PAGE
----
Welcome to the Weimar Studies Network
The Weimar Studies Network (WSN) is an international platform for researchers and academics working on the history of the Weimar Republic.
It offers information on recent publications, up-coming events and on-going research projects on the politics, culture and society of the interwar years in Germany.
The WSN is open to anybody with an interest in the history of Weimar Germany.
- Architecture Art History Berlin Biography Conference Cultural History Economic History Education Exhibition Fashion Foreign Policy Gender General History History of Science History of the Everyday Intellectual History Journal Legal History Literature Media History Military History National Socialism Political History Religious Culture Resource Social History Theatre & Film Transnational History Visual Culture
Category Archives: Uncategorized
Comparisons with Hitler’s rise in the Weimar Republic have been ubiquitous during the recent nomination of Donald Trump as the Republican candidate in the 2016 presidential election (see, for example, Eric Weitz‘s piece for Tablet. Jeffrey Herf has offered the best analysis of these historical comparisons).
Recently, Jill Stein, the US Green Party’s presumptive nominee, made a different sort of link to Weimar times: she suggested that it was known “for a long time ever since Nazi Germany” that putting someone like Clinton in the White House would only “fan the flames of this right-wing extremism” embodied by Trump. Continue reading
– The Voyant website is a very simple tool, where the user uploads texts or pastes them right into a textbox. It is also possible to use URLs (of online journals, for example). The program will count the frequency of unique words in the text and also supply a visual representation in the form of a tag cloud.
– The Google Ngram Viewer is a very powerful, if somewhat crude, program that trawls through Google’s vast digital library (20 million books and counting), spitting out a graph charting the popularity of user-defined words through the ages (1800 – 2008).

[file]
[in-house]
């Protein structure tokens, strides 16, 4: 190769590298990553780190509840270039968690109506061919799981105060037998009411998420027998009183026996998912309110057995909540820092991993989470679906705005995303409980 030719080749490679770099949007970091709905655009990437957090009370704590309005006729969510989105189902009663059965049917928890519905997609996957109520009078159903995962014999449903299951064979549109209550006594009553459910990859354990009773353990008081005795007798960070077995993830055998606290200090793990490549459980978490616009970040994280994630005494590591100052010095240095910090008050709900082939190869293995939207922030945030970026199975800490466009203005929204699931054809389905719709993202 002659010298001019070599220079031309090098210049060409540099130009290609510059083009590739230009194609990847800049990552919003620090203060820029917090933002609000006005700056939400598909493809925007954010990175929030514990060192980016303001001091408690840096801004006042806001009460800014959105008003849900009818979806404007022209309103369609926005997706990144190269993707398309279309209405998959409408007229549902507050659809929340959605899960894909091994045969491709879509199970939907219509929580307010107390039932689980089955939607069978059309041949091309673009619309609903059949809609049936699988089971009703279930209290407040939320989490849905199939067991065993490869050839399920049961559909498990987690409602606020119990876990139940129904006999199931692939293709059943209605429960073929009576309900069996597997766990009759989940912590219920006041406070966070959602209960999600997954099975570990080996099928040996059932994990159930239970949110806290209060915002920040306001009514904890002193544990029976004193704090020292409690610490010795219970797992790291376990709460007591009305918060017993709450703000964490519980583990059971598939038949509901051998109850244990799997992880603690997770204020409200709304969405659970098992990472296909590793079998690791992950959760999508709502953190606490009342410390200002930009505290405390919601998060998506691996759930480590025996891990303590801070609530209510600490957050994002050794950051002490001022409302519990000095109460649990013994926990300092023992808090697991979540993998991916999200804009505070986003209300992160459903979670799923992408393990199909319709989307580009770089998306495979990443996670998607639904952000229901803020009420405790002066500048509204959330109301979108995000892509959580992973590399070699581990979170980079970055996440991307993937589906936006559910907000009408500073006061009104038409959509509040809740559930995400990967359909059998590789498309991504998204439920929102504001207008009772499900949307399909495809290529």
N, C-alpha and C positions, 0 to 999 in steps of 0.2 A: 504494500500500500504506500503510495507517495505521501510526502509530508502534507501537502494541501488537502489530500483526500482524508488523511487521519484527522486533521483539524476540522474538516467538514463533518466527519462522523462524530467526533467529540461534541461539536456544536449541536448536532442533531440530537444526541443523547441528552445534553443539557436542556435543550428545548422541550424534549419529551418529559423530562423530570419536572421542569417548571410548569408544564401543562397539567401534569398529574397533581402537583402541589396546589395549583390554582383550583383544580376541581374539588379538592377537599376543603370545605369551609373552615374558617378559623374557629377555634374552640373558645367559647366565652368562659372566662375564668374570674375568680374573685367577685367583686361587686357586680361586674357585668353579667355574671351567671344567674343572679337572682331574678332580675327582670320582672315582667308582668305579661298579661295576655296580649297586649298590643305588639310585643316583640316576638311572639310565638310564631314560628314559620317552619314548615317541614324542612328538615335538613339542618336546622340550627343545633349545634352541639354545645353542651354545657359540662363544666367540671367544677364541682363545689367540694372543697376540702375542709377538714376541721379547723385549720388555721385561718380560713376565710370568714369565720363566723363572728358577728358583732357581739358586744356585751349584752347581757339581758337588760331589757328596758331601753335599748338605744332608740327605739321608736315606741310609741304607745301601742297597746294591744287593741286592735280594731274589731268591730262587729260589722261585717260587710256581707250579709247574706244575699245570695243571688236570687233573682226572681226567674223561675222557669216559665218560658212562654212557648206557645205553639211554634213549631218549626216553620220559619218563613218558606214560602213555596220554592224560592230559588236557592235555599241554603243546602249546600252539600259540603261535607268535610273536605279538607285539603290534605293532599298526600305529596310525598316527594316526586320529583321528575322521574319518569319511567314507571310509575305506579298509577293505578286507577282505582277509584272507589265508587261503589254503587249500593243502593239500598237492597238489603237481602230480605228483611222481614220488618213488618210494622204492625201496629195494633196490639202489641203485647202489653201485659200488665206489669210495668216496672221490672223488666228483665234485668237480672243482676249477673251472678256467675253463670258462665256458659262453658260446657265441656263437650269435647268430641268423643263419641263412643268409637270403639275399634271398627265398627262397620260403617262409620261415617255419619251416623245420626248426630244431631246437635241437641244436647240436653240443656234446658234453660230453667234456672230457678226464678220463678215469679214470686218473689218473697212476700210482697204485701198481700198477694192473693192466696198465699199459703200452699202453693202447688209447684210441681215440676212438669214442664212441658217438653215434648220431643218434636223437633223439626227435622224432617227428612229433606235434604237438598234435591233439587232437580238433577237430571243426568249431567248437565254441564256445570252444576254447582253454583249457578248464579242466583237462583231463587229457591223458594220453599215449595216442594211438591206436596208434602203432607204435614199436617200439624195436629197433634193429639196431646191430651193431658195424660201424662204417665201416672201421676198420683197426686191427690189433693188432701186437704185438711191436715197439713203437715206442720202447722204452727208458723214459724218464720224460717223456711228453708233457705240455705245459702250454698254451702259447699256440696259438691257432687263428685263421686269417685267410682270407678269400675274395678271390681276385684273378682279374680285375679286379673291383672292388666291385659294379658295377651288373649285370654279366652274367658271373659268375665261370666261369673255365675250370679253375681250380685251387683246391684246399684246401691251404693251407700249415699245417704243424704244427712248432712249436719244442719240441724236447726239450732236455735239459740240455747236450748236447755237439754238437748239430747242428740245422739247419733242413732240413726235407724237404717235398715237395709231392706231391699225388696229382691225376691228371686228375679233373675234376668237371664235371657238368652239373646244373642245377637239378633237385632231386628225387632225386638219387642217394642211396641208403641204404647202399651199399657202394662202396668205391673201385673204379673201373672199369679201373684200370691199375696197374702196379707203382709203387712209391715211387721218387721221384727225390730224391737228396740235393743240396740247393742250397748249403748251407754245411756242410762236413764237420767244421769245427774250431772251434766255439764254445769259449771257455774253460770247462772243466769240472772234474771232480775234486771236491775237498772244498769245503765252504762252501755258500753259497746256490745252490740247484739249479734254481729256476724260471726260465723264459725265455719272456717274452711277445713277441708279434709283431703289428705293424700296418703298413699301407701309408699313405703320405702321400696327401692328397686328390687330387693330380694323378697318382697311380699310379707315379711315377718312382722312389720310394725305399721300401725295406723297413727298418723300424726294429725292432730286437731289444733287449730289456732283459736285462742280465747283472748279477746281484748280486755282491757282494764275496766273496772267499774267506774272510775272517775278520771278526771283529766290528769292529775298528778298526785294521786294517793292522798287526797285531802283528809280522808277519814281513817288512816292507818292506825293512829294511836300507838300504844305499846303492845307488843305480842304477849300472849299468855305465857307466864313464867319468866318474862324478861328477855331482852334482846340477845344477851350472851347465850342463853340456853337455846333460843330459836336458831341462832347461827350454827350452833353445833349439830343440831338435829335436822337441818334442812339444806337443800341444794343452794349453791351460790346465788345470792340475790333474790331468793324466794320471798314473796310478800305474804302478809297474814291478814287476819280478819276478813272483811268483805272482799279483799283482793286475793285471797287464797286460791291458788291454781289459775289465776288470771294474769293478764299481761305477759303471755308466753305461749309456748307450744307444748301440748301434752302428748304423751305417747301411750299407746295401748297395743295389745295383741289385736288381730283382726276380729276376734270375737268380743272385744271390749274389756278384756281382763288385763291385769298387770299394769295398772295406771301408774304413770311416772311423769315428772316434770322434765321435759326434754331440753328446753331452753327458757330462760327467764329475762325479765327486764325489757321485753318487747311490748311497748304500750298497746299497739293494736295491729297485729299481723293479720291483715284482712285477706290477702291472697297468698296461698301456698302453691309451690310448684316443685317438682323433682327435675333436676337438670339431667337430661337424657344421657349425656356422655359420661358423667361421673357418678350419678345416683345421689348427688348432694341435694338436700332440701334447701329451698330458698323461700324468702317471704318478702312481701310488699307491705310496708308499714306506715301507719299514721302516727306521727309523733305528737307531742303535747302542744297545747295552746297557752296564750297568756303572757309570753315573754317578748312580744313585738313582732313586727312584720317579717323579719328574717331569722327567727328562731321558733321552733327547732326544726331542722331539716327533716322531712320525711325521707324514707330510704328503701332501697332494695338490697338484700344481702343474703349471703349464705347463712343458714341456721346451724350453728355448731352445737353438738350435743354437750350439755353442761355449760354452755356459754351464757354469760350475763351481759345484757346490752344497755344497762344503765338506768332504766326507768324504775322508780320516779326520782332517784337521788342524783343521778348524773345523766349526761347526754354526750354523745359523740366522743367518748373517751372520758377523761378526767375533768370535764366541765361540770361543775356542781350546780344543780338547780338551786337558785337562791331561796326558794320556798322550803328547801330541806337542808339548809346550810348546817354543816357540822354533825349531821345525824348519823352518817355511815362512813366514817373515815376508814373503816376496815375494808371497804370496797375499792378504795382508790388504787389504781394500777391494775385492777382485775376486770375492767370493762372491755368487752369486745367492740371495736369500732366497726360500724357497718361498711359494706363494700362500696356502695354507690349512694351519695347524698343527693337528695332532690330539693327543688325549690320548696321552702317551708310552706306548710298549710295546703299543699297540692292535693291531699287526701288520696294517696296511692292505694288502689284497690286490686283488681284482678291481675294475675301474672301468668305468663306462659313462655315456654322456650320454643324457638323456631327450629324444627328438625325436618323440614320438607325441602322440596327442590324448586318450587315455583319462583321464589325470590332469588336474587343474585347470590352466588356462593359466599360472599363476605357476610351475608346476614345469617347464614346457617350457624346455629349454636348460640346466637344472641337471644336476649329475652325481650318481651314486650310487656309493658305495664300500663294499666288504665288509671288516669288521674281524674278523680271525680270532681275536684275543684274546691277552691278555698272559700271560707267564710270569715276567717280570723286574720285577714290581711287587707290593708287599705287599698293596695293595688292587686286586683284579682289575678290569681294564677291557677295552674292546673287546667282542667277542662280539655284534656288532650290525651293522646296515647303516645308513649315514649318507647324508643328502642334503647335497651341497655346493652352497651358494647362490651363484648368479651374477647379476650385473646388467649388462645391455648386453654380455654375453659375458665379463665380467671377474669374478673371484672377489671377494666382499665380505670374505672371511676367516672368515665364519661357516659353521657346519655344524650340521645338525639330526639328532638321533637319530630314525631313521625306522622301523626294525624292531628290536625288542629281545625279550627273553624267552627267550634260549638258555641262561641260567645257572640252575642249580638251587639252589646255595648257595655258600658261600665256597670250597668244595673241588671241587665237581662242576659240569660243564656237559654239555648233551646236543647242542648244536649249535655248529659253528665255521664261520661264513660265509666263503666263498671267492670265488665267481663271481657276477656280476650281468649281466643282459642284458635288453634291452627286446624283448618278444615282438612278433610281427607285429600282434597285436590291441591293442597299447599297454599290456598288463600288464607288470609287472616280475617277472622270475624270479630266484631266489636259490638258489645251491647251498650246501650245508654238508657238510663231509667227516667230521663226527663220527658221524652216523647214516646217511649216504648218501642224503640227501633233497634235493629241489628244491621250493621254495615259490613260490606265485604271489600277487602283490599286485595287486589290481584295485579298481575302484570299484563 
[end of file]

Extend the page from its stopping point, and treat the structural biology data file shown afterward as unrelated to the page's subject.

The satirical magazine Simpicissimus (1896-1945) and the cultural magazine Jugend (1896-1940) have been digitalized by a DFG-funded research group including the Literaturarchiv Marbach and the Klassik Stiftung Weimar.
Many original sources held at the Leo Baeck Institute are available online at the Internet Archive. Besides the private papers of eminent Weimar scholars and artists like Albert Einstein, Emil Ludwig, Joseph Roth, Ludwig Feuchtwanger, Thomas Mann and Alfred Schirokauer, the Leo Baeck archive also holds gems like a collection of Berlin theatre programs from 1913-1933 and the files of the intellectual magazine Der Neue Merkur.
The Zeitschrift für Geschichtswissenschaft‘s current issue focuses on German sports pioneer Carl Diem (1882-1962). In the 1920s, Diem initiated the Reichsjugendwettkämpfe and co-founded the Deutsche Hochschule für Leibesübungen in Berlin. Contributions include:
Wolfgang Benz: Der Streit um Carl Diem
Michael Krüger: Zur Debatte um Carl Diem
Frank Becker: Carl Diem und der Nationalsozialismus
The March issue of the Historische Zeitschrift features two interesting reviews of:
Hans-Peter Becht/Carsten Kretschmann/Wolfram Pyta (eds.): Politik, Kommunikation und Kultur in der Weimarer Republik
Andreas Wirsching (ed.): Das Jahr 1933. Die nationalsozialistische Machteroberung und die deutsche Gesellschaft